WASHINGTON (Reuters) – The U.S. Supreme Court on Monday turned away former Massey Energy Co CEO Donald Blankenship’s bid to overturn his conviction on a charge of criminal conspiracy stemming from a 2010 West Virginia mine explosion that killed 29 coal miners.
The justices declined to hear an appeal by Blankenship, who served a one-year sentence after being found guilty in 2015 of a single misdemeanor charge, of a lower court’s rejection of his arguments that the conviction should be tossed due to prosecutorial misconduct. Blankenship, 72, had faulted federal prosecutors for failing to turn over to his lawyers before the trial evidence he considered favorable to his defense.
Once dubbed West Virginia’s “king of coal” for his working-class background and tough approach to business, Blankenship helped build Massey into Appalachia’s largest coal producer, with more than 7,000 employees and more than 40 mines.
A jury found him guilty of a misdemeanor charge of conspiring to violate federal mine safety standards while opting not to convict him on other charges. Blankenship, who also was fined $250,000, was released from prison in 2017. He mounted an unsuccessful campaign as a Republican for the U.S. Senate in 2018.
A fire caused by a methane or natural gas leak likely set off the April 2010 blast at Massey’s now-closed Upper Big Branch mine, located about 40 miles (65 km) south of the West Virginia city of Charleston, according to federal investigators. The death toll was the highest in a U.S. mine accident since 91 workers died in a 1972 Idaho silver mine fire.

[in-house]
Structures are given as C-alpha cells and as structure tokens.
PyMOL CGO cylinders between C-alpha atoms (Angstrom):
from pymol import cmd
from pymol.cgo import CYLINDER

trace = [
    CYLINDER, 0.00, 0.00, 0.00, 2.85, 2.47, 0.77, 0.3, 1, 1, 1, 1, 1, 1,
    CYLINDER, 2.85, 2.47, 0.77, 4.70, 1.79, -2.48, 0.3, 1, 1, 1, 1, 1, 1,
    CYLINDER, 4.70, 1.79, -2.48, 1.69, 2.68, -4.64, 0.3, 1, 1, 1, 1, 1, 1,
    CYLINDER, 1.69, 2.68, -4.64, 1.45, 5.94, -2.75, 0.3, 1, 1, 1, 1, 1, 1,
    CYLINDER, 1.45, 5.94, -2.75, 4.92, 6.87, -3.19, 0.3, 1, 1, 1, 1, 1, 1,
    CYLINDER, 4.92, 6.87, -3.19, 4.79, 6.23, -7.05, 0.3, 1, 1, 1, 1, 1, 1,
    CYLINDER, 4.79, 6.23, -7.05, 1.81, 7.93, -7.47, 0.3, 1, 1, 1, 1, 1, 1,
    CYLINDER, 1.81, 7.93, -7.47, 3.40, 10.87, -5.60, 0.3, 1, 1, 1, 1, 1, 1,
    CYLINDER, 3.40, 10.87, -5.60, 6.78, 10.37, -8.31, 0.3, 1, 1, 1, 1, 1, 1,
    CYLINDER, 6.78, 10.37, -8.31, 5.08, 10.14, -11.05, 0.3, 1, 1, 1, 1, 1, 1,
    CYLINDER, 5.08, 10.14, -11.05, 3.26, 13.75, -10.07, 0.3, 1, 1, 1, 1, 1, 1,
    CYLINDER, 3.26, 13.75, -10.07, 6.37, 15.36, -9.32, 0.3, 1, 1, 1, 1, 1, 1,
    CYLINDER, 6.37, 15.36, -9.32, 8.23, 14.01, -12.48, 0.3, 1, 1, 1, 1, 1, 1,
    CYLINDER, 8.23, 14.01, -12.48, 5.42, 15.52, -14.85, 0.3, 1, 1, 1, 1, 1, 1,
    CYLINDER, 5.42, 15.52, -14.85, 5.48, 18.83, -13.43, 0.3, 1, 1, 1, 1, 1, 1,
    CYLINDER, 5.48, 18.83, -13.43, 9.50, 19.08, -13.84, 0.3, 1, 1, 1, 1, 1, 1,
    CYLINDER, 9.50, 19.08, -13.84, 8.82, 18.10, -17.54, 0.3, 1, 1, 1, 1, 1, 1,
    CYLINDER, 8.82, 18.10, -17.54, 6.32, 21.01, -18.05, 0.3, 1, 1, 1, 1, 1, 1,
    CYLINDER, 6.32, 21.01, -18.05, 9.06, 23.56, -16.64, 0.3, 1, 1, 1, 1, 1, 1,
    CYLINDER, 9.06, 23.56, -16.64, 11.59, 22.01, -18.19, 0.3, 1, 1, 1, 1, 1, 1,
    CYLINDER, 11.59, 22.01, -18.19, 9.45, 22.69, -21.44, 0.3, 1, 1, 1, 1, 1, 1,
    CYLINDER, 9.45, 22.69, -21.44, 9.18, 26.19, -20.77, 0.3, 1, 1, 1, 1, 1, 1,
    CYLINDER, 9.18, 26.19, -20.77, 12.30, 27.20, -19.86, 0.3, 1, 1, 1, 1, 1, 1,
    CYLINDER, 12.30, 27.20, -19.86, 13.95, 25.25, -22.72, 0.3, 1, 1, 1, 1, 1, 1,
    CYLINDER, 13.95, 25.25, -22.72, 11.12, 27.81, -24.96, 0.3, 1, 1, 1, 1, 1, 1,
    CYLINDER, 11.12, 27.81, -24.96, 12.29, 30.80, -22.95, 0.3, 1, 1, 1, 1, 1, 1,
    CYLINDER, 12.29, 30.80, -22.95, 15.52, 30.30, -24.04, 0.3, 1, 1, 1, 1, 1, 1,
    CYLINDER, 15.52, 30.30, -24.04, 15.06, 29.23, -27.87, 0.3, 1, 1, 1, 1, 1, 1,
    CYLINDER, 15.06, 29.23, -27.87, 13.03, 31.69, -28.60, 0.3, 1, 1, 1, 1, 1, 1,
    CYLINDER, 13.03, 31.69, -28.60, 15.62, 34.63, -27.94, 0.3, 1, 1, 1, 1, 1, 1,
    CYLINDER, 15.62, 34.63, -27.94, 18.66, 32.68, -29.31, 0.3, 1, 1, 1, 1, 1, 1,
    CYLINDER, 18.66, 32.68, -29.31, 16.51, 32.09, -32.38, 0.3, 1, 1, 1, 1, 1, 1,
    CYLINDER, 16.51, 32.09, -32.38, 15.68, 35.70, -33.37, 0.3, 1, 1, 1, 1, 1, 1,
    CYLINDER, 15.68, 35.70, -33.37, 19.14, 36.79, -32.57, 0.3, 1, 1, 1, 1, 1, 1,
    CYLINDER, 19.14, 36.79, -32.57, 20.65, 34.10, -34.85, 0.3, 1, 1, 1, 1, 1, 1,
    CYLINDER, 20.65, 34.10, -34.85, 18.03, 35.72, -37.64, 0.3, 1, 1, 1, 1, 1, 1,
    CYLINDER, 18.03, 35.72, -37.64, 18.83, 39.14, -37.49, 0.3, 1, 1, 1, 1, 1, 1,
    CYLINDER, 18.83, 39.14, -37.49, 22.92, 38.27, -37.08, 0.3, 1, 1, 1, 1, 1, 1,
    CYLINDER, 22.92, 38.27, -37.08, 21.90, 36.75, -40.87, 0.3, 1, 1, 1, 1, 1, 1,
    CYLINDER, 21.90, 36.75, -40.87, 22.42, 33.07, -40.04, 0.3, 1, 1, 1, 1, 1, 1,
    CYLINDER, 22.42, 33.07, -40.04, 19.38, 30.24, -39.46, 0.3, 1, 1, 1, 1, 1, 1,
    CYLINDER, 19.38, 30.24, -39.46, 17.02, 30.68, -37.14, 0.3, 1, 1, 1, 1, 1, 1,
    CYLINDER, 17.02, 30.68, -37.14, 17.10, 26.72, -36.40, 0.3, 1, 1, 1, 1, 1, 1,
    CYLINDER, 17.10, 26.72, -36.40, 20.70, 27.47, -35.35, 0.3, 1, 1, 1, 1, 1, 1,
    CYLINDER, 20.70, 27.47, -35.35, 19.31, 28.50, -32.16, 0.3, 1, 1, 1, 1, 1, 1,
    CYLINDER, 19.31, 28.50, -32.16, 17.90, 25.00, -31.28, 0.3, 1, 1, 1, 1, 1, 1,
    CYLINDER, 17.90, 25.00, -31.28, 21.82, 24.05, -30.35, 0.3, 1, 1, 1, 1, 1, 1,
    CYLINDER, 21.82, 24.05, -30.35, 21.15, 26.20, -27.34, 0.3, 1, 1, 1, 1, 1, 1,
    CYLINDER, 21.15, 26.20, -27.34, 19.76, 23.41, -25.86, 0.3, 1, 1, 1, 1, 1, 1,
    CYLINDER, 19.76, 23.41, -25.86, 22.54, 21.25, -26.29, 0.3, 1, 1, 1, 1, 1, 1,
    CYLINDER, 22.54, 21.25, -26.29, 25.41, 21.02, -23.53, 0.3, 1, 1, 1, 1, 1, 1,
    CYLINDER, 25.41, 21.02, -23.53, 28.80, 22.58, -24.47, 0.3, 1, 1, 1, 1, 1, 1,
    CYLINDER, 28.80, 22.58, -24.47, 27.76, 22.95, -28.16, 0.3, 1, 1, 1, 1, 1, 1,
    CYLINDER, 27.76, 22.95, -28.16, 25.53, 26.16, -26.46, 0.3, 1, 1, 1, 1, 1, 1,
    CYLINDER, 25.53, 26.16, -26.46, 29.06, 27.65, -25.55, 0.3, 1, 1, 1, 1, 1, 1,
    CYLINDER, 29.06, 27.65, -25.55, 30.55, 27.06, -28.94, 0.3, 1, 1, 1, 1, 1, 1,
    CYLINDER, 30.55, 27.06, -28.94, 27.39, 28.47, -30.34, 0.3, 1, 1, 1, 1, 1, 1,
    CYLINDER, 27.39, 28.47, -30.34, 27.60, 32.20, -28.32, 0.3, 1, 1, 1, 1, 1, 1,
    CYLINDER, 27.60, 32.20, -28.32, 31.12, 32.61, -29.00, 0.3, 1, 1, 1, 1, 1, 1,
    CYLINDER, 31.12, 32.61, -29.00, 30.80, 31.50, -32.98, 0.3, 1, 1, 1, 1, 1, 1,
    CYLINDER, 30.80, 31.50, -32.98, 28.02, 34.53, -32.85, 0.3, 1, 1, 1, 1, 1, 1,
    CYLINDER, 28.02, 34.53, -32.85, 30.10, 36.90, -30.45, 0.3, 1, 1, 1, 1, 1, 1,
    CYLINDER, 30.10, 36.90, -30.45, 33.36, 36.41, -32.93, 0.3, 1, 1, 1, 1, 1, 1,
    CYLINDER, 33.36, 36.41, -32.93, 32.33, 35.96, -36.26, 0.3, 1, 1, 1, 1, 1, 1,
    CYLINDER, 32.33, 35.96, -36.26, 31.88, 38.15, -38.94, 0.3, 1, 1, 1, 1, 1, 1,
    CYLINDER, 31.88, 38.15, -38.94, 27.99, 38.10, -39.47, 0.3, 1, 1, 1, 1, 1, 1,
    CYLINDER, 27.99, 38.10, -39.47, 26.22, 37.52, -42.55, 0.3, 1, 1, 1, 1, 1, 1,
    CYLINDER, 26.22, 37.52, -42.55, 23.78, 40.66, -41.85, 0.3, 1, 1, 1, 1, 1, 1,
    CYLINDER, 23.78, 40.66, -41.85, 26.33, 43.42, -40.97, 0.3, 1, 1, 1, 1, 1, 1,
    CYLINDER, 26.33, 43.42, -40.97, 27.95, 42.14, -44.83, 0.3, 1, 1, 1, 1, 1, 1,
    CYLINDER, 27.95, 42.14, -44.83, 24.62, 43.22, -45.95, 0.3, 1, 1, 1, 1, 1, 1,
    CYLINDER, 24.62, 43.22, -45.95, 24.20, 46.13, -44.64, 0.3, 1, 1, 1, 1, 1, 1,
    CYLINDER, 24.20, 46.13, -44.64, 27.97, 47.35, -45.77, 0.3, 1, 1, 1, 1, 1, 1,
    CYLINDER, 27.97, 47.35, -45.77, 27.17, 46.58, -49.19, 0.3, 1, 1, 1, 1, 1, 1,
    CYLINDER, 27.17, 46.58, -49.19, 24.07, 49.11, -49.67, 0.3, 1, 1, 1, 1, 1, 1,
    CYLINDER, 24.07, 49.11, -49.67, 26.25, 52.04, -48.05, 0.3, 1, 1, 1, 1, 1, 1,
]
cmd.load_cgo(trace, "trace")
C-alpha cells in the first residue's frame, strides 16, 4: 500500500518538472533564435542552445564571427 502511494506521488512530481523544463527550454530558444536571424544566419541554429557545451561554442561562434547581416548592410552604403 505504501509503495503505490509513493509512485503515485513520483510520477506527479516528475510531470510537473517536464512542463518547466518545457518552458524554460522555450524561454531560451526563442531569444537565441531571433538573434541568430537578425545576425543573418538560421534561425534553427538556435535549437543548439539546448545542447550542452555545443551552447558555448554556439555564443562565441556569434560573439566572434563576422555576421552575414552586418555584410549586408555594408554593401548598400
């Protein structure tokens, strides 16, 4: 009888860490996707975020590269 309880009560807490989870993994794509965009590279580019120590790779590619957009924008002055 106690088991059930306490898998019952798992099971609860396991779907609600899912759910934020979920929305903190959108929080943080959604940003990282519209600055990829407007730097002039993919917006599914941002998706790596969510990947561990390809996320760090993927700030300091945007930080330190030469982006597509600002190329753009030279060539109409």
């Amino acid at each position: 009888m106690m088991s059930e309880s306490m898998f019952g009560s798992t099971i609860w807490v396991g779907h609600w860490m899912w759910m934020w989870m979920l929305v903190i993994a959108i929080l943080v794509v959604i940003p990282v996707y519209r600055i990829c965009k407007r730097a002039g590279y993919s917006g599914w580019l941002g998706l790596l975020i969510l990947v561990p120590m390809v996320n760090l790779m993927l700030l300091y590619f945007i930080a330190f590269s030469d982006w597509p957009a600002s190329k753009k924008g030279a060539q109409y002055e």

Massey was acquired in 2011 by Alpha Natural Resources Inc for about $7 billion.
Blankenship in 2018 sought to overturn his conviction after completing his prison term and while preparing for his Senate campaign, noting that prosecutors belatedly turned over evidence that he should have received before the trial.
Those records included citing memos summarizing interviews with high-ranking Massey employees and internal U.S. Mine Safety and Health Administration documents that prosecutors had not turned over to his lawyers before trial as required.
The U.S. Justice Department’s Office of Professional Responsibility conducted an investigation and concluded that prosecutors committed professional misconduct, exhibited “poor judgment” and were “deficient” in performing their duties.
A federal magistrate judge in 2019 recommended that Blankenship’s conviction be overturned, saying the federal prosecutors had violated his constitutional rights to a fair trial by withholding the evidence.
A U.S. trial judge rejected that recommendation and upheld the conviction, as did the Richmond, Virginia-based 4th U.S. Circuit Court of Appeals in 2021, finding that the withheld evidence would not have affected the verdict.
(Reporting by Nate Raymond in Boston; Editing by Will Dunham)